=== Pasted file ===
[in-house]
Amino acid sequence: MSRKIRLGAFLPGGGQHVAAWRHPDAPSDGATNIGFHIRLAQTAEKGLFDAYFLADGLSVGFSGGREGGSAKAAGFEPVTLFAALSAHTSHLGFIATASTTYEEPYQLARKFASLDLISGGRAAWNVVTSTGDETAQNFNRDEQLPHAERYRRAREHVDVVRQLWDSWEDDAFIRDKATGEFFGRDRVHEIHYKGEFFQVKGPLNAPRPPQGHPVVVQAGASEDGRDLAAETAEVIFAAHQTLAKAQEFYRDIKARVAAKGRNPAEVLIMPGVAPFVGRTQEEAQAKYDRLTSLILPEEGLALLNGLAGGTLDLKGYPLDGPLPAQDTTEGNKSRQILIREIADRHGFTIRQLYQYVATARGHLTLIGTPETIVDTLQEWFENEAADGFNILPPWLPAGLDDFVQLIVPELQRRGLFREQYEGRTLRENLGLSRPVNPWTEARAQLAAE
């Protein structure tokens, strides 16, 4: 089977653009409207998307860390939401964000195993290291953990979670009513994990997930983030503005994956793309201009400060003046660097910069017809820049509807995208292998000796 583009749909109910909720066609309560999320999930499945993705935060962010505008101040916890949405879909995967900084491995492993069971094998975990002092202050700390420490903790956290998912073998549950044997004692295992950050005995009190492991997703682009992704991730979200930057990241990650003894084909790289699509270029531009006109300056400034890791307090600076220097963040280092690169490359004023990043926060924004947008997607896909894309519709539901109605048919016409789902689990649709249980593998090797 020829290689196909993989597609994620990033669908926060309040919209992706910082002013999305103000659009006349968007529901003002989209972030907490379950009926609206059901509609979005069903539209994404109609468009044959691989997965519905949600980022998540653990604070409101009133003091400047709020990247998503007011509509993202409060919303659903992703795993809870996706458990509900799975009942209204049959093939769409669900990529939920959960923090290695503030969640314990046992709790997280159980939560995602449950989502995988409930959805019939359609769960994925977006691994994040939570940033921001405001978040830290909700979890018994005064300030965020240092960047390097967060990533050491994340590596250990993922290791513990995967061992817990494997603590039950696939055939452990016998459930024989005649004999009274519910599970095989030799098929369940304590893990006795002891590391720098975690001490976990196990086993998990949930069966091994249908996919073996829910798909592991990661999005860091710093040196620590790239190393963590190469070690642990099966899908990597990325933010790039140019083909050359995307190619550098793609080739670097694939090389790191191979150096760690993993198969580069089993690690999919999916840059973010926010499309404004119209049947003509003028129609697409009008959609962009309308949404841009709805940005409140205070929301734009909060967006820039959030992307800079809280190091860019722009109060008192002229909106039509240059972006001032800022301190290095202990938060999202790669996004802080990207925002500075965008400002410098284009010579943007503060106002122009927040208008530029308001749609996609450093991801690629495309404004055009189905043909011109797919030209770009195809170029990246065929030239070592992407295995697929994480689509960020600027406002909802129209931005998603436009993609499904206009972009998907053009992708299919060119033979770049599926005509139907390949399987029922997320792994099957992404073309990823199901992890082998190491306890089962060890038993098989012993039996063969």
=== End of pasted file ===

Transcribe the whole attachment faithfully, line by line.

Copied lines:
[in-house]
Amino acid sequence: MSRKIRLGAFLPGGGQHVAAWRHPDAPSDGATNIGFHIRLAQTAEKGLFDAYFLADGLSVGFSGGREGGSAKAAGFEPVTLFAALSAHTSHLGFIATASTTYEEPYQLARKFASLDLISGGRAAWNVVTSTGDETAQNFNRDEQLPHAERYRRAREHVDVVRQLWDSWEDDAFIRDKATGEFFGRDRVHEIHYKGEFFQVKGPLNAPRPPQGHPVVVQAGASEDGRDLAAETAEVIFAAHQTLAKAQEFYRDIKARVAAKGRNPAEVLIMPGVAPFVGRTQEEAQAKYDRLTSLILPEEGLALLNGLAGGTLDLKGYPLDGPLPAQDTTEGNKSRQILIREIADRHGFTIRQLYQYVATARGHLTLIGTPETIVDTLQEWFENEAADGFNILPPWLPAGLDDFVQLIVPELQRRGLFREQYEGRTLRENLGLSRPVNPWTEARAQLAAE
């Protein structure tokens, strides 16, 4: 089977653009409207998307860390939401964000195993290291953990979670009513994990997930983030503005994956793309201009400060003046660097910069017809820049509807995208292998000796 583009749909109910909720066609309560999320999930499945993705935060962010505008101040916890949405879909995967900084491995492993069971094998975990002092202050700390420490903790956290998912073998549950044997004692295992950050005995009190492991997703682009992704991730979200930057990241990650003894084909790289699509270029531009006109300056400034890791307090600076220097963040280092690169490359004023990043926060924004947008997607896909894309519709539901109605048919016409789902689990649709249980593998090797 020829290689196909993989597609994620990033669908926060309040919209992706910082002013999305103000659009006349968007529901003002989209972030907490379950009926609206059901509609979005069903539209994404109609468009044959691989997965519905949600980022998540653990604070409101009133003091400047709020990247998503007011509509993202409060919303659903992703795993809870996706458990509900799975009942209204049959093939769409669900990529939920959960923090290695503030969640314990046992709790997280159980939560995602449950989502995988409930959805019939359609769960994925977006691994994040939570940033921001405001978040830290909700979890018994005064300030965020240092960047390097967060990533050491994340590596250990993922290791513990995967061992817990494997603590039950696939055939452990016998459930024989005649004999009274519910599970095989030799098929369940304590893990006795002891590391720098975690001490976990196990086993998990949930069966091994249908996919073996829910798909592991990661999005860091710093040196620590790239190393963590190469070690642990099966899908990597990325933010790039140019083909050359995307190619550098793609080739670097694939090389790191191979150096760690993993198969580069089993690690999919999916840059973010926010499309404004119209049947003509003028129609697409009008959609962009309308949404841009709805940005409140205070929301734009909060967006820039959030992307800079809280190091860019722009109060008192002229909106039509240059972006001032800022301190290095202990938060999202790669996004802080990207925002500075965008400002410098284009010579943007503060106002122009927040208008530029308001749609996609450093991801690629495309404004055009189905043909011109797919030209770009195809170029990246065929030239070592992407295995697929994480689509960020600027406002909802129209931005998603436009993609499904206009972009998907053009992708299919060119033979770049599926005509139907390949399987029922997320792994099957992404073309990823199901992890082998190491306890089962060890038993098989012993039996063969």